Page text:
Friday, February 20, 2009

Has "moderate Republican" Governor Schwarzenegger failed?

Rich Lowry today marshals a lot of evidence that suggests the answer is yes:

"His new role is as a supporting actor in the Golden State’s fiscal destruction. If the future happens in California, we all should tremble at its ever-expanding debt, falling credit ratings, crushing pension obligations, suffocating regulation, and rising taxes — with environmentally preening, ill-considered restrictions on carbon emissions thrown on top. California Democrats are only slightly ahead of national Democrats, so the country’s fiscal future may be in preview in Sacramento. Schwarzenegger presided over the creation of a budget deficit worse than the one that led to his ousting of Democratic governor Gray Davis in 2003. The state has a $42-billion deficit that state legislators have been holding all-night sessions to try to patch over and that sent Schwarzenegger begging to Washington for a bailout. The state has been buffeted by the housing crisis, but the ultimate cause of the mess is relentless, heedless overspending. California has roughly doubled its budget during the past ten years — like the recently passed stimulus bill, except spread out over a decade. Over five years, Gray Davis boosted spending from $75 billion to more than $100 billion, and his “fiscally conservative” vanquisher got it north of $140 billion. Davis managed to keep spending even during the devastating dot-com bust, and Schwarzenegger’s election brought only the briefest respite on the inexorable upward climb."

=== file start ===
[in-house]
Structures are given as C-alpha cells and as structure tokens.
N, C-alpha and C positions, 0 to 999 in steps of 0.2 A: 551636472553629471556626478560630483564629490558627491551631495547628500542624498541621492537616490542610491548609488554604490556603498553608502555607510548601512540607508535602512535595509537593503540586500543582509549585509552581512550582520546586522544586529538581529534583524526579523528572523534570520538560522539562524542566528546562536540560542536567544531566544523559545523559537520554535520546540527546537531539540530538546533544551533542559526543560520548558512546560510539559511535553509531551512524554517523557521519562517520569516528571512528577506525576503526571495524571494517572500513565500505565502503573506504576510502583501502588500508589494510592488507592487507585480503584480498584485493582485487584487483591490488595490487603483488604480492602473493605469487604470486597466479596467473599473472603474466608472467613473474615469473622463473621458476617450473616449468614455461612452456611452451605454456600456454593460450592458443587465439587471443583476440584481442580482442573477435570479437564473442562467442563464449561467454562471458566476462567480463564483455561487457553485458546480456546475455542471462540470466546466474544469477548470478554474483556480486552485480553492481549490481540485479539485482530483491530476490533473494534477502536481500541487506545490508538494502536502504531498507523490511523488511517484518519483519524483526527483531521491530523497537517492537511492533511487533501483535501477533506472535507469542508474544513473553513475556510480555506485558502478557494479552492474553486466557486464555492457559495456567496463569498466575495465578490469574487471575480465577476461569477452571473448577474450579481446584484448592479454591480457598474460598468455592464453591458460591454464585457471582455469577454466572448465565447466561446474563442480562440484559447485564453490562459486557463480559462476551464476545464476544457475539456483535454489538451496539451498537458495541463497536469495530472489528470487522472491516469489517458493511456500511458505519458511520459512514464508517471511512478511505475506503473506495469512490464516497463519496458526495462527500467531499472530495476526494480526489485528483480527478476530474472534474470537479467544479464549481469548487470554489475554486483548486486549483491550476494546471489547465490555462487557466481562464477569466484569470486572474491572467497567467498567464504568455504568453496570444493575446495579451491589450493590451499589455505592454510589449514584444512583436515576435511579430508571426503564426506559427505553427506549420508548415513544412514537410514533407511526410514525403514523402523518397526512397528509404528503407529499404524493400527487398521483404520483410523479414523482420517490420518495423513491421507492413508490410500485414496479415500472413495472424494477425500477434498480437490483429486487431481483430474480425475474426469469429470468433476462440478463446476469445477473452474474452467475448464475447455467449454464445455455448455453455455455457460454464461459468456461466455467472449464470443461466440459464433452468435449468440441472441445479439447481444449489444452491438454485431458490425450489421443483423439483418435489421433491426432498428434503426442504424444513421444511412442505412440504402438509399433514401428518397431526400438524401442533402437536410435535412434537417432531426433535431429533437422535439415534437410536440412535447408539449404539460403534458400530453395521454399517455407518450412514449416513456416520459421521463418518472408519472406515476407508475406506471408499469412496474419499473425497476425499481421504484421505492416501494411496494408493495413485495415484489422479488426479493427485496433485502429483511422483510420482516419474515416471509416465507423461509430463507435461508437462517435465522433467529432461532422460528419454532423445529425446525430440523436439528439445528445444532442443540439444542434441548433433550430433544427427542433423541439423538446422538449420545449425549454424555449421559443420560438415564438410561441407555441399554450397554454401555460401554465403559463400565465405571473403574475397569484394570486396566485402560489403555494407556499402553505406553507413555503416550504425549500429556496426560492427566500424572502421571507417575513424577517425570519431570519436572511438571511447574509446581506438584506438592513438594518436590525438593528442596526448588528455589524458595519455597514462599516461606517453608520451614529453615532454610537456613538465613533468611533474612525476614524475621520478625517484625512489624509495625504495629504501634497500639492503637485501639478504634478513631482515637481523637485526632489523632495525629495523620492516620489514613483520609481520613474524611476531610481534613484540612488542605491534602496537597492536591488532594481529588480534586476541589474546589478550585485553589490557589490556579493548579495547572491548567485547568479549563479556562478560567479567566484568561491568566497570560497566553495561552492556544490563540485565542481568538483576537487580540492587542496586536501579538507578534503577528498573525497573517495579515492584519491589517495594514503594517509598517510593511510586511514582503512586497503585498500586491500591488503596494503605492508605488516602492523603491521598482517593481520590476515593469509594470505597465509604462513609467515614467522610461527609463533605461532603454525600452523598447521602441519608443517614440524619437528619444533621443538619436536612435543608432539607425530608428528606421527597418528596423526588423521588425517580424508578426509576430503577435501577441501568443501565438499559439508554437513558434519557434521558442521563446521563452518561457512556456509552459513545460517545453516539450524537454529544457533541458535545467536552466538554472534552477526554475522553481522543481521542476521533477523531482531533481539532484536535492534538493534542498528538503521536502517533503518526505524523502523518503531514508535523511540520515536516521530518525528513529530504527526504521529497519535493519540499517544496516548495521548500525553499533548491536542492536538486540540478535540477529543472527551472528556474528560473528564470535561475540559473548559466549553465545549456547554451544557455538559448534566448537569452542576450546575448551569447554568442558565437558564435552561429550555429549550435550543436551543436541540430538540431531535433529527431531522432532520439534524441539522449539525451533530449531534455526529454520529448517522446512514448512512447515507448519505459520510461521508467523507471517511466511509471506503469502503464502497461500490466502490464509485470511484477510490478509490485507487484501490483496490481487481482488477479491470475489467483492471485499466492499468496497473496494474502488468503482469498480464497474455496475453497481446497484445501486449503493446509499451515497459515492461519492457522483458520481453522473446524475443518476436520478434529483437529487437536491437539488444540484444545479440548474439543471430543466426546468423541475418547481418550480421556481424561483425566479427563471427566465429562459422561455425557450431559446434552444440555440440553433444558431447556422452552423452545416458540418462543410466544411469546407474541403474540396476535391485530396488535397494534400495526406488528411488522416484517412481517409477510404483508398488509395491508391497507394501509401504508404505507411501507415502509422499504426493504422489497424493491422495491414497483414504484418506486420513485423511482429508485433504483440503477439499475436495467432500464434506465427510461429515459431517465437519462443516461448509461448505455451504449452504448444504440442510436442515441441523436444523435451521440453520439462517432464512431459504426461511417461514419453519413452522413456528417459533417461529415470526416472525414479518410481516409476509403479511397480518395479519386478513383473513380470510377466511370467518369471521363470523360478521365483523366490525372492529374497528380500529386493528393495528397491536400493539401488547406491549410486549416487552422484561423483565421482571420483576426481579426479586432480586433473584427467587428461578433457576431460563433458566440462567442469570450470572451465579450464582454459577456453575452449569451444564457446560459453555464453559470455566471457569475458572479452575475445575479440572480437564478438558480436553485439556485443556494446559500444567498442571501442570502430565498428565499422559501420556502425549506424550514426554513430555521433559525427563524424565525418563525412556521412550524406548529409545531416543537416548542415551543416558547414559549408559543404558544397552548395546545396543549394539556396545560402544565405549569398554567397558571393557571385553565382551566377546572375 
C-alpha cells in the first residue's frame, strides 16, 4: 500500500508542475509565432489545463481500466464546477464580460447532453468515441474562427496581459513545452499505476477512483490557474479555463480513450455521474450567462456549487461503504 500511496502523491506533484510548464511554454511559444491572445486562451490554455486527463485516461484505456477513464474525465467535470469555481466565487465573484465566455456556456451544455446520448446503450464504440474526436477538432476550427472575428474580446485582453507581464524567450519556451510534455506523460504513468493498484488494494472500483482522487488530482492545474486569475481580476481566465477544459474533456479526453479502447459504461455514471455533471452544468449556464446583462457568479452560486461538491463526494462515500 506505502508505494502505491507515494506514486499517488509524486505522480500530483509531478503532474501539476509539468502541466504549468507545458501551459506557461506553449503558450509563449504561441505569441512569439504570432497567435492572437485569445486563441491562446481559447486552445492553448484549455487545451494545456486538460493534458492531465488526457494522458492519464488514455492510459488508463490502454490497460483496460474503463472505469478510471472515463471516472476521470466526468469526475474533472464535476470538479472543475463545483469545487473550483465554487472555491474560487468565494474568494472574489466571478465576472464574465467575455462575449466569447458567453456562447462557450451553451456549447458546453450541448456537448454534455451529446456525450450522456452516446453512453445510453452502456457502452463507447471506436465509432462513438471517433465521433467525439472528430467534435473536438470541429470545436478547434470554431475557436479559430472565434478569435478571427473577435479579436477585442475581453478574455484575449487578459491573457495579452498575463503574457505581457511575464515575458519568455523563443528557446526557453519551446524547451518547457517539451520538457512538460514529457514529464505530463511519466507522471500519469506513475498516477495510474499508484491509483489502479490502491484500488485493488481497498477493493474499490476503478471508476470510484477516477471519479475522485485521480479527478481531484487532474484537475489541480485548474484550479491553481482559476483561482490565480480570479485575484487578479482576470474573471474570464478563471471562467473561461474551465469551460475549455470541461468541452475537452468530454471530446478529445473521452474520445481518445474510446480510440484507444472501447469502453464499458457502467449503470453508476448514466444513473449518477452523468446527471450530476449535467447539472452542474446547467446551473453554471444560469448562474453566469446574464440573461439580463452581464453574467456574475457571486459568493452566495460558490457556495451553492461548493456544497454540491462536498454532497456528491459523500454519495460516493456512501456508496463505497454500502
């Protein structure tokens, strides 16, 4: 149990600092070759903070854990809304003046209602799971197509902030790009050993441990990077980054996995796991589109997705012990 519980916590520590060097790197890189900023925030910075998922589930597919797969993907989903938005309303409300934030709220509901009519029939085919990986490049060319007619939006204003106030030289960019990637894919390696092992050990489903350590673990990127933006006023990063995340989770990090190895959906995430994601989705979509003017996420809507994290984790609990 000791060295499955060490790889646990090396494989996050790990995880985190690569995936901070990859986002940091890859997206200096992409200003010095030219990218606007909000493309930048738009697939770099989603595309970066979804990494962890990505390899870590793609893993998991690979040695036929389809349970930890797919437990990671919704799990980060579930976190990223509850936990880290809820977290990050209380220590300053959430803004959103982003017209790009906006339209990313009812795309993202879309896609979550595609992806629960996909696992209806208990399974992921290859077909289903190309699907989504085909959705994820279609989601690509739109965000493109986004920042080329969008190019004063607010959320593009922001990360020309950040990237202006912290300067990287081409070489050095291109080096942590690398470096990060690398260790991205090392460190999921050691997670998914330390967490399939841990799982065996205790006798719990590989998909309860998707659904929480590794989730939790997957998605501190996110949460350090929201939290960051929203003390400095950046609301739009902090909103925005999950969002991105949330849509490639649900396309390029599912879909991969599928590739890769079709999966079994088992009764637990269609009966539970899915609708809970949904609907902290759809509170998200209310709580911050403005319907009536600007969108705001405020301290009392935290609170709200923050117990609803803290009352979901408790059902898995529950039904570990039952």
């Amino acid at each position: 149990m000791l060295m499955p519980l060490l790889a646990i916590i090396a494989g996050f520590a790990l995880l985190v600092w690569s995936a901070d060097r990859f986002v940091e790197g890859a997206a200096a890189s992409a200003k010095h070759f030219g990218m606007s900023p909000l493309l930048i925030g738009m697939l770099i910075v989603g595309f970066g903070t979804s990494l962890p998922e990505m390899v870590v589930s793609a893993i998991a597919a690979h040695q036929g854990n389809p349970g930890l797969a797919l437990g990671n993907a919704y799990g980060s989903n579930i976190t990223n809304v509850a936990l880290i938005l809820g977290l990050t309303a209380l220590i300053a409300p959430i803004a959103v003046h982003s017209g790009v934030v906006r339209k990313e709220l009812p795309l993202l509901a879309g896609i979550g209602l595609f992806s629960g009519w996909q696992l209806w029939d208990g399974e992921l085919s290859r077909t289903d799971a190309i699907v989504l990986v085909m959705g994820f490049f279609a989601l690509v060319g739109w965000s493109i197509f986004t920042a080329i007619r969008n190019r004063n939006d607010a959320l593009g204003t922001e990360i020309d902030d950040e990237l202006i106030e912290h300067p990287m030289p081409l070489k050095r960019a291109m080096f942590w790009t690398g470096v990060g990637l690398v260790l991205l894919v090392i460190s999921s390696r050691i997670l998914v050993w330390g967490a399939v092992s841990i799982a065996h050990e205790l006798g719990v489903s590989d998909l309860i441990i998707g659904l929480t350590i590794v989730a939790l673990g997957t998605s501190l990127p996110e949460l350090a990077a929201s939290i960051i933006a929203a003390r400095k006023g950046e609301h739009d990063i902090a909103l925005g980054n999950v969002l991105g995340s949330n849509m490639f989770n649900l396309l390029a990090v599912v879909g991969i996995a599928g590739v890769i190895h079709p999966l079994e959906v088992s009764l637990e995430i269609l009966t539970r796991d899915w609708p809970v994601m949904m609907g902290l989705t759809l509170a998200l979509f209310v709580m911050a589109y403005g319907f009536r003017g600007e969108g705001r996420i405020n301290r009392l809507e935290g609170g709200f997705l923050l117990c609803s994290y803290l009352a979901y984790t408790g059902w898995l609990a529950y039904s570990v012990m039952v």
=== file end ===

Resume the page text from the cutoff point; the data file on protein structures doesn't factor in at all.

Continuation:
And therein always lies the problem with "moderate" Republicanism--promising to spend a bit less than the Democrats, or somehow to manage the spending more effectively, never seems to work.